With all my ranting and raving about hotel food, it appears I may actually have had some influence on positive changes in, at least, the dinner offerings guests enjoy Monday through Wednesday. For one thing, my crack about Romaine lettuce brought forth immediate results. Our Hospitality Director began by serving, just me, a large plate of Romaine, while iceberg remained the token green for everyone else. This evolved to mixing in some Romaine for the other folks, and eventually graduated to an actual salad bowl, piled high with the dark green stuff. Amazing.
Then one night last week, armed with my own concoction of Romaine, beet greens, lovely Italian lupini beans, cooked asparagus, red onion, roasted red pepper, marinated mushrooms and plum tomatoes, imagine my shock when I discovered the hotel’s Romaine bowl had sprouted its own slices of cucumber, squash, and carrots, with a few tomatoes and even some broccoli heads! I barely knew what to do: 1) abandon my own plastic bowl of goodies and save for later, or 2) mix in my stuff with their good stuff--which is, of course, what I did.
Our Hospitality Director keeps saying her goal is to provide some variety, to which I keep saying that it is far more important than that--it is life and death. I mean veggies are what our bodies use to create interferons, and interferons are what we need to build our immune system, not the least of which provide strong strands of RNA, or something like that, to keep out dreaded foreigners, like cancer cells.
You don’t think I’ve become such a militant nut for no reason, do you? I can’t go a day without my interferons--and neither can you. So when you notice a plate of white, brown and pale green, think of all the health soldiers you are missing and get busy on the drafting of purple, orange, red, and deep green ones. It is more than a whim. It is life itself.
I do notice the staff reflecting looks of anticipation as I enter the Gate House each evening a meal is served. They look at me as if I were about to give a thumbs up or down, and they were the toreador awaiting their fate of approval or disapproval. Of course, I try to be sensitive to them. I don’t want them to think I am unappreciative of the great effort they have gone to to please me. Really it is only the white bread and too frequent hot dog dinner that remain the big problems. Even on cheese and cracker night, there are veggies. And, the cheeses are good--brie and horseradish cheddar, and Jarlsberg. These are cheeses I would buy, and I have to admit to lopping off some extra chunks and carrying them back to the room for lunch the next day.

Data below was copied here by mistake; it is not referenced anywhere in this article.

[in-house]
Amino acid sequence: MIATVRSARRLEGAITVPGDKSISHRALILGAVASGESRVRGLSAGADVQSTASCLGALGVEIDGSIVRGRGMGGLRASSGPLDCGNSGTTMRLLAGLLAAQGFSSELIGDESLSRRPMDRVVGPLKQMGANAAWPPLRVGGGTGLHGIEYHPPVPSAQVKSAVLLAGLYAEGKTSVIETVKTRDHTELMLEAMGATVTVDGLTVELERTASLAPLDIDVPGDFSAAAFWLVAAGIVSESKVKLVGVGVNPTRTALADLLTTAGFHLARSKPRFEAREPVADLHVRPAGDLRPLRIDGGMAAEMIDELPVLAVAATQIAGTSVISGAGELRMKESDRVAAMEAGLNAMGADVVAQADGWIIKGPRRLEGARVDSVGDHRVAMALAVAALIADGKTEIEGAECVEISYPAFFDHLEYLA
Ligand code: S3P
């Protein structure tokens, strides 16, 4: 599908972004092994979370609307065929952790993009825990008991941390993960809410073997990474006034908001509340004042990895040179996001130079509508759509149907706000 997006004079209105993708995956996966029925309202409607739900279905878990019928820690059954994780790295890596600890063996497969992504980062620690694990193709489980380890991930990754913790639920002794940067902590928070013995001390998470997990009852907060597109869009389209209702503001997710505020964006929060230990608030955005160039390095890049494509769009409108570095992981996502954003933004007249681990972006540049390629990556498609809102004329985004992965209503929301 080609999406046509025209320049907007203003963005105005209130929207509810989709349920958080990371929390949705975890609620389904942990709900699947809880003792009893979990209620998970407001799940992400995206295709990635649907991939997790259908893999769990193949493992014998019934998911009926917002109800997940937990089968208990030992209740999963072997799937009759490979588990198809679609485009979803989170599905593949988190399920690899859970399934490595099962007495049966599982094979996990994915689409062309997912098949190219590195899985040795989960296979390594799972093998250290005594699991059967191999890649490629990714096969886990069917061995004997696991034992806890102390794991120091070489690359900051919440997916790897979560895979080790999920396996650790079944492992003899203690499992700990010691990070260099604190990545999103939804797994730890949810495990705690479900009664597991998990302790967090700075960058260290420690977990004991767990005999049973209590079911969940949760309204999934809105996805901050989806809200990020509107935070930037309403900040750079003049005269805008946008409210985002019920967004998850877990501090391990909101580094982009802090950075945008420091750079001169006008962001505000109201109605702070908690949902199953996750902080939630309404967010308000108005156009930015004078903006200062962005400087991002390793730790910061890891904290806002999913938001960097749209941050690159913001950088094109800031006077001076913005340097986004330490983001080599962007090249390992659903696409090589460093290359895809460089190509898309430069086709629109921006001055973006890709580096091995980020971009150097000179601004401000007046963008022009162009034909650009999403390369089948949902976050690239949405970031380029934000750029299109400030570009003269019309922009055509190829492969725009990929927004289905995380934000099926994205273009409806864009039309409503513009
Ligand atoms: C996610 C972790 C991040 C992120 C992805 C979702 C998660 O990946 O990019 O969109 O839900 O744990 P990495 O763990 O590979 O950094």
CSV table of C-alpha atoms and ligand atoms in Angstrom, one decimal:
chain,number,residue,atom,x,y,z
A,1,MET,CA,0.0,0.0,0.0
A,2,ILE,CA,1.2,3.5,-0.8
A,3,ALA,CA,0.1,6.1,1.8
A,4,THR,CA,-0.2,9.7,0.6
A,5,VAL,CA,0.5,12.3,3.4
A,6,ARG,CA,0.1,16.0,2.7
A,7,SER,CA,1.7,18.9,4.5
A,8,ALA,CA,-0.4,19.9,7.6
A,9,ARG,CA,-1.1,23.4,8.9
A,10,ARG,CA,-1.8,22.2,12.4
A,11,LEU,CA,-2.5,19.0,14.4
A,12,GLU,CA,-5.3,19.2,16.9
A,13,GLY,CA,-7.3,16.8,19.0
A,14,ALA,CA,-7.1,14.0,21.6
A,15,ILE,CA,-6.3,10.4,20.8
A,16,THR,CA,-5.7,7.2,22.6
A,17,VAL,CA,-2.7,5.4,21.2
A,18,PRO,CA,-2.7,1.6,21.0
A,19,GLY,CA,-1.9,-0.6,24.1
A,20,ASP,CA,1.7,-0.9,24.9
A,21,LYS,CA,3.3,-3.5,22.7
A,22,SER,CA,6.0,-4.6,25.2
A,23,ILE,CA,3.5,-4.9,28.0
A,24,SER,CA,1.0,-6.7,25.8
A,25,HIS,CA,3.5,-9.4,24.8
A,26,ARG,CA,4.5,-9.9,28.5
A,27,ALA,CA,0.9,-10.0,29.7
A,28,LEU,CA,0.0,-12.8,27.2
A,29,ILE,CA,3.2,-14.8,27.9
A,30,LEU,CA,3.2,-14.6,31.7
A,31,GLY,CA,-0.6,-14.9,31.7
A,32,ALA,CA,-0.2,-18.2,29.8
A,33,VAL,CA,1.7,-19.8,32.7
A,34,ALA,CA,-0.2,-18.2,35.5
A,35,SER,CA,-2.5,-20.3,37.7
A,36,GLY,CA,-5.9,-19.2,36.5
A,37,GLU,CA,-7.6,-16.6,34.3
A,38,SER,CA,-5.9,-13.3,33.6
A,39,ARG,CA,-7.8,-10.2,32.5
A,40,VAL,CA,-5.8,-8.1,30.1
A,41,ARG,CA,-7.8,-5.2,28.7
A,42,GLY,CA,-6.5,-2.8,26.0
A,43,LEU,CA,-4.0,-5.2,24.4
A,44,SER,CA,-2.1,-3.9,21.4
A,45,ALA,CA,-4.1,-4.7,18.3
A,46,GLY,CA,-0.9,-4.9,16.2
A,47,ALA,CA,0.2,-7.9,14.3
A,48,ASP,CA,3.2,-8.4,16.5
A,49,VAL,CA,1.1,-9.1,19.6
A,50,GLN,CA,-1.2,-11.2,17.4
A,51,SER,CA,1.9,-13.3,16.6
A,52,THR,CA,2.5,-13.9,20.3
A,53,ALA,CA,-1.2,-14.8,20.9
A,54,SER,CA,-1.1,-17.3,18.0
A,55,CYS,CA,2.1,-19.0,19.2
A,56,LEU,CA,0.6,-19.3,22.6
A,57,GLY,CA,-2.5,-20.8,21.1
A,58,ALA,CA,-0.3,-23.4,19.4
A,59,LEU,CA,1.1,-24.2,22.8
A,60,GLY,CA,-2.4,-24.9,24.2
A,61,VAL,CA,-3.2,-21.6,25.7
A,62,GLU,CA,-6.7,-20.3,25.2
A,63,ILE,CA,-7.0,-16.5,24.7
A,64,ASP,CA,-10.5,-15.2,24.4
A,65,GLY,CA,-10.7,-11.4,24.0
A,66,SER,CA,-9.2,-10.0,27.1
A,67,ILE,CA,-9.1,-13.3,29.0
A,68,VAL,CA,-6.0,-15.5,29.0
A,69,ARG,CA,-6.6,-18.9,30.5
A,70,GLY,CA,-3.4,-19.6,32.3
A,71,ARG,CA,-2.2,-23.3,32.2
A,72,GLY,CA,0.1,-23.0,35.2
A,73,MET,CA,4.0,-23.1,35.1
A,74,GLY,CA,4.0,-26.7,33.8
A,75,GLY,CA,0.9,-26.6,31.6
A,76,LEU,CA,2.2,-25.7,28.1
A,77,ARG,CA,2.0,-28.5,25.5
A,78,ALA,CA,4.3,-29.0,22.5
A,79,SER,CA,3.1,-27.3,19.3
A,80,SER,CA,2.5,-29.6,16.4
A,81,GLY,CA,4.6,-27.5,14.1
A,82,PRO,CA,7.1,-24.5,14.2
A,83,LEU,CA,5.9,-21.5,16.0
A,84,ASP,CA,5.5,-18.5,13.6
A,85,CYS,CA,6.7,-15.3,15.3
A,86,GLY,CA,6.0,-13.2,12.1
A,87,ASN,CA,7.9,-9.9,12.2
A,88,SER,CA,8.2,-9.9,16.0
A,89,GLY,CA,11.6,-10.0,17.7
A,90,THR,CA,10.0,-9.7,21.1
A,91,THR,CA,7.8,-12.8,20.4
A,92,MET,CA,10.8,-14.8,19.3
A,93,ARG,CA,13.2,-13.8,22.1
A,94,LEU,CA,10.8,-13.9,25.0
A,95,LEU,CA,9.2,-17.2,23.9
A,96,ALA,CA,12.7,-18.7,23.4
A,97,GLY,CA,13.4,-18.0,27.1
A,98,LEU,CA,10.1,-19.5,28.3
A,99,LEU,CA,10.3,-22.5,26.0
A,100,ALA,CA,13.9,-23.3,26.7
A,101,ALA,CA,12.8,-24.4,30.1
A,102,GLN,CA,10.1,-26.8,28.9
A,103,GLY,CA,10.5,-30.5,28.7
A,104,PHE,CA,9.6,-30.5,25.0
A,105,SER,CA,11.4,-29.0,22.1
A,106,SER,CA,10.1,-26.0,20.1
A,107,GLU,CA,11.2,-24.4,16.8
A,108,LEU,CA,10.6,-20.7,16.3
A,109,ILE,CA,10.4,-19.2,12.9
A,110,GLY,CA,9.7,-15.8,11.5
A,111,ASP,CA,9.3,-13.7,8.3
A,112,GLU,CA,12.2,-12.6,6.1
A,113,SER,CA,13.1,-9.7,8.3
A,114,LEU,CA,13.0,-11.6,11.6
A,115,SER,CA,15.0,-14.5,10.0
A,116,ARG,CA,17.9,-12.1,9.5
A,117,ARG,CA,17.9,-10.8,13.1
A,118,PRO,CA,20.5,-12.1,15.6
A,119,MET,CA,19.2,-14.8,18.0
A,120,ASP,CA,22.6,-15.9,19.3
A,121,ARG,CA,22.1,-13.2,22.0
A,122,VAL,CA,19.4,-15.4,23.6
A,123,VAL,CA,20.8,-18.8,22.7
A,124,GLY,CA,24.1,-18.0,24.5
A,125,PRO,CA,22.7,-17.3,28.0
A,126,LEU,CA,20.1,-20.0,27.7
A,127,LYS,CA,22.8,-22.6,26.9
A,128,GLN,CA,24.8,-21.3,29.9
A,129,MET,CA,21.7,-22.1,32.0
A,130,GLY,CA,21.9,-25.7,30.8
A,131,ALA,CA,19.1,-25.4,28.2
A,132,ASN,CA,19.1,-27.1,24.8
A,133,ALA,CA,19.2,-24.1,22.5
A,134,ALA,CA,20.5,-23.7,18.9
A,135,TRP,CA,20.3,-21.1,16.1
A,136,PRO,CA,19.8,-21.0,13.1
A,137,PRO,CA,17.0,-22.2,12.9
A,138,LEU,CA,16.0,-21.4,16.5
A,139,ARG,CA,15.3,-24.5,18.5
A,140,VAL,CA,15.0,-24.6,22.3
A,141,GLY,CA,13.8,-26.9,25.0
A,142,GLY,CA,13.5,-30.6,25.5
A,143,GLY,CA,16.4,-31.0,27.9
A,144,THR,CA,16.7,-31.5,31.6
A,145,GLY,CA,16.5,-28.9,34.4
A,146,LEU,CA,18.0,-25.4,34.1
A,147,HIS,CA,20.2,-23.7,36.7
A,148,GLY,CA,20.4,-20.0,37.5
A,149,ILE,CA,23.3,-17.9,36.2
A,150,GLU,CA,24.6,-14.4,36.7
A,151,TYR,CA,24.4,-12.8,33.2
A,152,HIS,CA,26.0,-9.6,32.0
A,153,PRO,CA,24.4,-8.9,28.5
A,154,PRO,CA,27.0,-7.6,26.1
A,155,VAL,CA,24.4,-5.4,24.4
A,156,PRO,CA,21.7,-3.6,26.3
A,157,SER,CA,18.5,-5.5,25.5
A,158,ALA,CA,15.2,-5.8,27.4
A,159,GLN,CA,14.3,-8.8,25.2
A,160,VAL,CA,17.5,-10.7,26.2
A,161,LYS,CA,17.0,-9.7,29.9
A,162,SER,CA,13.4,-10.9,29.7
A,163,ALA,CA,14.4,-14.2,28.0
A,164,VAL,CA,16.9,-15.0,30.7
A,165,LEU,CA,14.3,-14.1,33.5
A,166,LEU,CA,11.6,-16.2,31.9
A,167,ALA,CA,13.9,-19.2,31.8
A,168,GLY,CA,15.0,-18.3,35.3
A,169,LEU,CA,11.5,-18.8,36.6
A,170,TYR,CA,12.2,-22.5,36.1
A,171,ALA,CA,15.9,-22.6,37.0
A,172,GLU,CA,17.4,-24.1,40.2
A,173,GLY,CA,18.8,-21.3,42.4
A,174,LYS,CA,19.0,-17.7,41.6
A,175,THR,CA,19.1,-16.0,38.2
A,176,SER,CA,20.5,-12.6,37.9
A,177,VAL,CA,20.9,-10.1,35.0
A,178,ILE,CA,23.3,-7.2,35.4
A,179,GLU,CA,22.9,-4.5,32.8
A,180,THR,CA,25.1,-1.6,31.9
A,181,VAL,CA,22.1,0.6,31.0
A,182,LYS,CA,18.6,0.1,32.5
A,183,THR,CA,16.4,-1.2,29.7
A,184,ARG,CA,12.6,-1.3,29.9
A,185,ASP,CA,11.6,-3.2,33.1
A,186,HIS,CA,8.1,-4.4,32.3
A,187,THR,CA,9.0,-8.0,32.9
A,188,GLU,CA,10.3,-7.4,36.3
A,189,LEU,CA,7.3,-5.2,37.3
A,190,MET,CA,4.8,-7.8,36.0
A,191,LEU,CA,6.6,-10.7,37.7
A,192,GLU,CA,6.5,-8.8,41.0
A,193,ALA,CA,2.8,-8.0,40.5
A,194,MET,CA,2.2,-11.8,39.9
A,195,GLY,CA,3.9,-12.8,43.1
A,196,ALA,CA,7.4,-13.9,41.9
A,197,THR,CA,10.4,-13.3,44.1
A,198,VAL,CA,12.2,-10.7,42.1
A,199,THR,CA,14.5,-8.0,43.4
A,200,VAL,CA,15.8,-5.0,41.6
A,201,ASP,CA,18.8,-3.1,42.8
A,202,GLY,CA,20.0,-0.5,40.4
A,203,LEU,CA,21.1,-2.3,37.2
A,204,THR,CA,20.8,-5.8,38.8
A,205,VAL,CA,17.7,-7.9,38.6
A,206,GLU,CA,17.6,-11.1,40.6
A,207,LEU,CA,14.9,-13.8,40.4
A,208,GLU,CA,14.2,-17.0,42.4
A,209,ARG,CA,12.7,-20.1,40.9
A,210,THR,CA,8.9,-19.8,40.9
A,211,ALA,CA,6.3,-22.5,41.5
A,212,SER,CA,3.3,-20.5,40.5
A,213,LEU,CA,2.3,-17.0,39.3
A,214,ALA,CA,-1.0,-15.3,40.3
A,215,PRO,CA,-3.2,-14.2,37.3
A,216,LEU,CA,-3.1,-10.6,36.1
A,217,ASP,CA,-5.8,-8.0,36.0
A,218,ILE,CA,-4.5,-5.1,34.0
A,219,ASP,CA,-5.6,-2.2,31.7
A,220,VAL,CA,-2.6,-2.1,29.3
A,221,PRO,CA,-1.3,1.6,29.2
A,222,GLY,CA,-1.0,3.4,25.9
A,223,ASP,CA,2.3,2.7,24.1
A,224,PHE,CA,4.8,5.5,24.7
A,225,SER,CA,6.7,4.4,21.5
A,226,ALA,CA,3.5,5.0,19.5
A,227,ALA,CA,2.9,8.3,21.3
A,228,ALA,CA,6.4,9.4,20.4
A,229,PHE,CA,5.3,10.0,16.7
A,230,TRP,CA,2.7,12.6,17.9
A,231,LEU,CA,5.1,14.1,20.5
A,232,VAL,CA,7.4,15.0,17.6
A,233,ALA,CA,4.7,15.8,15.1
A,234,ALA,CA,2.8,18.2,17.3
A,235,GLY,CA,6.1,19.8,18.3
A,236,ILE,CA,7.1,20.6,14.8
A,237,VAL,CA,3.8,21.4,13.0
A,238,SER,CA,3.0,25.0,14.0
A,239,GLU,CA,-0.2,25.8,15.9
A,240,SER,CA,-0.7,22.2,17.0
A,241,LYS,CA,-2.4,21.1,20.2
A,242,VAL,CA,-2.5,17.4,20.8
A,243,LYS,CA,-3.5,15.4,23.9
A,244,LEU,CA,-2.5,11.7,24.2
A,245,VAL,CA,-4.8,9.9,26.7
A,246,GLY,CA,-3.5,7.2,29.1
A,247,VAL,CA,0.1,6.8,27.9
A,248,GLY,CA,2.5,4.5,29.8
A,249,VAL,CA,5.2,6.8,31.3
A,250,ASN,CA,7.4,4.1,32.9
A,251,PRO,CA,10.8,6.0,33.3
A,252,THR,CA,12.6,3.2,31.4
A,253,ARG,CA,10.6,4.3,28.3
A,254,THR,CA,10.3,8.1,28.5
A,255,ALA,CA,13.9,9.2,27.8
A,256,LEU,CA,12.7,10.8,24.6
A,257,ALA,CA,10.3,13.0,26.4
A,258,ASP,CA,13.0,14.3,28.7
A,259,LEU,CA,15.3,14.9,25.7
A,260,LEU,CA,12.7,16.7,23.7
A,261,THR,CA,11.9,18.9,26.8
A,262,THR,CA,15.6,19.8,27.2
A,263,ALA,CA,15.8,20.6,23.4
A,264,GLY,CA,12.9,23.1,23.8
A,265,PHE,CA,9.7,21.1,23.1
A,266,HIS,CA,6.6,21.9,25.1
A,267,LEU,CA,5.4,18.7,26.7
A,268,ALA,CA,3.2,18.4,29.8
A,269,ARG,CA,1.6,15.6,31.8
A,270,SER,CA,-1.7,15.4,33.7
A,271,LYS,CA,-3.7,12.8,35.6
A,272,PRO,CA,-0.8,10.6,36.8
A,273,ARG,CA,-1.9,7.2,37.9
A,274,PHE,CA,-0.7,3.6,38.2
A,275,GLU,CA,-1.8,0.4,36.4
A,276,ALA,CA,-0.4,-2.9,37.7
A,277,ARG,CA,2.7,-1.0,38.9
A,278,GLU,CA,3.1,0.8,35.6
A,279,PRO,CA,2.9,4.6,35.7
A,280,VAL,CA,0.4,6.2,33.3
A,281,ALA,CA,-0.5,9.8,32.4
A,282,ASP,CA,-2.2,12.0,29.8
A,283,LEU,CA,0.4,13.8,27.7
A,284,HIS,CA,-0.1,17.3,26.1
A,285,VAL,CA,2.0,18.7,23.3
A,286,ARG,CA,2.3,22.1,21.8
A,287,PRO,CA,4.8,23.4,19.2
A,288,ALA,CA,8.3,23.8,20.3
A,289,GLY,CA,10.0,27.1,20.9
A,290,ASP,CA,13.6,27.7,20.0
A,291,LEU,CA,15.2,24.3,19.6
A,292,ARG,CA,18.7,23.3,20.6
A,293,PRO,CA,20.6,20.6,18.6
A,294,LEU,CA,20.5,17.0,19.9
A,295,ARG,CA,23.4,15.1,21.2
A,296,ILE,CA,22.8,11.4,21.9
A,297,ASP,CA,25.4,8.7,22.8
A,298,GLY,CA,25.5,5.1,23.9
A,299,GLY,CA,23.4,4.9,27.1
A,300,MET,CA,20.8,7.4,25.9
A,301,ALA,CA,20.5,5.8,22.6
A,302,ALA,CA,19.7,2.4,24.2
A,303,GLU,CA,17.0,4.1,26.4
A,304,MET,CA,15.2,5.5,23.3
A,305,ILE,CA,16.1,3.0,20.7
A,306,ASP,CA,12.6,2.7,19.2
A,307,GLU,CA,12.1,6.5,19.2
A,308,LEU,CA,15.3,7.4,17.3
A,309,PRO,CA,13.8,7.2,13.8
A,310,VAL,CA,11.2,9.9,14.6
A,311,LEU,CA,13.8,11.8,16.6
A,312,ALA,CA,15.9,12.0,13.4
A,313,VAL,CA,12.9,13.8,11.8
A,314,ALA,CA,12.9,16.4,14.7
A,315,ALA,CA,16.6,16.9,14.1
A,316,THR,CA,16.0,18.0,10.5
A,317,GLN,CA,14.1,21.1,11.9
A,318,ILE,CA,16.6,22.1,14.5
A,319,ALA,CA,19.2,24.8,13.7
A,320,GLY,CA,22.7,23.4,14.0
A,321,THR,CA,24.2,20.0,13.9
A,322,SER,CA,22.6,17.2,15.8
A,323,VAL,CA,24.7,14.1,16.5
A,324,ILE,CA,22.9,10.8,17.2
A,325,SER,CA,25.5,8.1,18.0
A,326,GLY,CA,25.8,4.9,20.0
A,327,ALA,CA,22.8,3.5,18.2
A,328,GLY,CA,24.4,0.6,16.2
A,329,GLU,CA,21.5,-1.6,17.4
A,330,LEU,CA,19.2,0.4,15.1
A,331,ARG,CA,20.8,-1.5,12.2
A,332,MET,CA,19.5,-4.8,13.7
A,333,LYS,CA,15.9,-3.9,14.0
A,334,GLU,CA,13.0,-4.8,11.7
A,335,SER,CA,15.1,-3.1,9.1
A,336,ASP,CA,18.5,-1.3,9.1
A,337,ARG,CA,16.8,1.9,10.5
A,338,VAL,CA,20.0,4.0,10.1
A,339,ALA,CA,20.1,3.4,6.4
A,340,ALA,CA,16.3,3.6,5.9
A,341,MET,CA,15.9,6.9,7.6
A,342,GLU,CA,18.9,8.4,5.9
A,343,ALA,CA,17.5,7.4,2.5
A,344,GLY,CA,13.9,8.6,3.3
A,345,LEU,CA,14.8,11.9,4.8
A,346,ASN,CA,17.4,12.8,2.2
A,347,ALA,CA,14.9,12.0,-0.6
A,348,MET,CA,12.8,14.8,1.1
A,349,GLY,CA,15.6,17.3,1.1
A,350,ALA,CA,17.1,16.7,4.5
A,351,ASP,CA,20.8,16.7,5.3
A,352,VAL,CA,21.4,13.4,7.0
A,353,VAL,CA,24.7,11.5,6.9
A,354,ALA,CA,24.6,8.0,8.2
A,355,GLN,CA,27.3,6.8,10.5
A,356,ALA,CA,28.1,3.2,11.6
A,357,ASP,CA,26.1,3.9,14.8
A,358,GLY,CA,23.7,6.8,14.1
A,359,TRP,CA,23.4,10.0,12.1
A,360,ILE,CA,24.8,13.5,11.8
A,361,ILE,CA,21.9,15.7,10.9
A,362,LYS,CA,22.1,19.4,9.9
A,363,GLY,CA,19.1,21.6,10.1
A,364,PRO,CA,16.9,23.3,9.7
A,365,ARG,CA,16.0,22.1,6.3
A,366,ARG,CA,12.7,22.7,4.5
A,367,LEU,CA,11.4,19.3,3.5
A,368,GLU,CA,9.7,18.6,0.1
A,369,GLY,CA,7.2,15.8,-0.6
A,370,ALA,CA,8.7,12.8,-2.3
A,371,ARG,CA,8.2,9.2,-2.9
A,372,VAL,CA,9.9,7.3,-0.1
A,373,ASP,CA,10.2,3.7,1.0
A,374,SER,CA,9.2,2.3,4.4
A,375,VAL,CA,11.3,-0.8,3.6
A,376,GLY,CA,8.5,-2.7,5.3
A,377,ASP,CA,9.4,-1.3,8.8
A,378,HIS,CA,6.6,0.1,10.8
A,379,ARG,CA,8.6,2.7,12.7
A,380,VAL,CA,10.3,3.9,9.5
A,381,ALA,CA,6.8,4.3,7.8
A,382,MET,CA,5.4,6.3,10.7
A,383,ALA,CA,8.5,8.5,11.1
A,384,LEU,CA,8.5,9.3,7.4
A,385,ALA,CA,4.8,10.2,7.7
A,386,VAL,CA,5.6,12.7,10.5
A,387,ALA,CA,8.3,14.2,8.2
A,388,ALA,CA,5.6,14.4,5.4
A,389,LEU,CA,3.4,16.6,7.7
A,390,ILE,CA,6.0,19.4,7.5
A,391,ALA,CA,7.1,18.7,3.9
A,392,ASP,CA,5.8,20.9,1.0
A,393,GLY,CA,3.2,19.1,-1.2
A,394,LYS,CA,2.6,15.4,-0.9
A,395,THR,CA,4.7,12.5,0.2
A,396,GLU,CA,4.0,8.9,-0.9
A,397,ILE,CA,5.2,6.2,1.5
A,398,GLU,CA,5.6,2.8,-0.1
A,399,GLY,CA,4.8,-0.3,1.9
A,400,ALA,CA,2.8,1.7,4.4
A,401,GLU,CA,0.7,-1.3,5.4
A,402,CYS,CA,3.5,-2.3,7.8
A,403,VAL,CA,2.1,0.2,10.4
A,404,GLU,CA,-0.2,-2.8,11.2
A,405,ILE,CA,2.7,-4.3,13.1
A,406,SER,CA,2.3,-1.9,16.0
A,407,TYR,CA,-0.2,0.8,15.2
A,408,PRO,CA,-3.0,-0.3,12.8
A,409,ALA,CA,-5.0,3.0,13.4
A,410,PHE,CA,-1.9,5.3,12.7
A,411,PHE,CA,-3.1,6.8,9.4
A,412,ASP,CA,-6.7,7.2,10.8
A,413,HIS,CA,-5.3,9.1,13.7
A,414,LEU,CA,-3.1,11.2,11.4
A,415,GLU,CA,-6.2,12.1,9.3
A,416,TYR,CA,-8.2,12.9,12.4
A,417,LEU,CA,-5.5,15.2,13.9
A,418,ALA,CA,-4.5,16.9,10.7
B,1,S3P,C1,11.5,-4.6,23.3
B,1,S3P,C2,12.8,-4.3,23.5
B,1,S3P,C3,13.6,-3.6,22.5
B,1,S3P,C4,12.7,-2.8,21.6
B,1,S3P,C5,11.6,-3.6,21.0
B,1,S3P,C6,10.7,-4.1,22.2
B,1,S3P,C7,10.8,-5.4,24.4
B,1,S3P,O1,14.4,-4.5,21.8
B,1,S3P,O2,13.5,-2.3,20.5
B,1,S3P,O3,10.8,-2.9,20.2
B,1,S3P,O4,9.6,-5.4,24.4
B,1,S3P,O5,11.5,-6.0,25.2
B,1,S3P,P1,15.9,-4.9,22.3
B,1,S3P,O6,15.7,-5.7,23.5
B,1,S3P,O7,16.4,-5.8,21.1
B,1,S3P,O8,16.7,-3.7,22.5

My recent visit to Valley Fish Company in Granby produced more amazing goodness. I learned that several of our favorite local restaurants use this vendor, and therefore, we can be confident that ordering clam chowder, or even the occasional fried strips will assure us the freshness we used to believe was only available on the coast. Not so. Valley serves our new favorite town of Southwick, Mass. and the-on-the-way to Southwick town of Granby. Good news indeed.
My dilemma with counter space has diminished, mostly because we humans are indefatigably adaptive, and I have learned to forget the toaster all together and chop to my heart’s content on tiny counter space. And, since it appears I may not have to cart my plastic bowl of produce up to the Gate House, I can certainly find time and space for the other three days I need to chop.
Breakfast remains the biggest challenge, avoiding good-looking stuff like waffles with strawberry mush and crispy potatoes and sausage. I have resigned to only indulging in the eggs with salsa and the twice weekly croissants, which remind me of Italy; if only we had the steaming cups of cappuccino with the foam swirls atop to go with the cornucopia-shaped pastries, like our daily fare in Rome. Alas, no. And, these croissants are packaged, not the freshly baked, peach infused delights at our boutique hotel on the east side of Rome. It must be the memory that makes it okay, like the event my husband witnessed when he took me to Maine Fish Market Restaurant on the east side of Windsor, Conn. I wouldn’t have realized what happened that evening, had I not tuned into "No Reservations," where my favorite travel host, Anthony Bourdain, explained it all.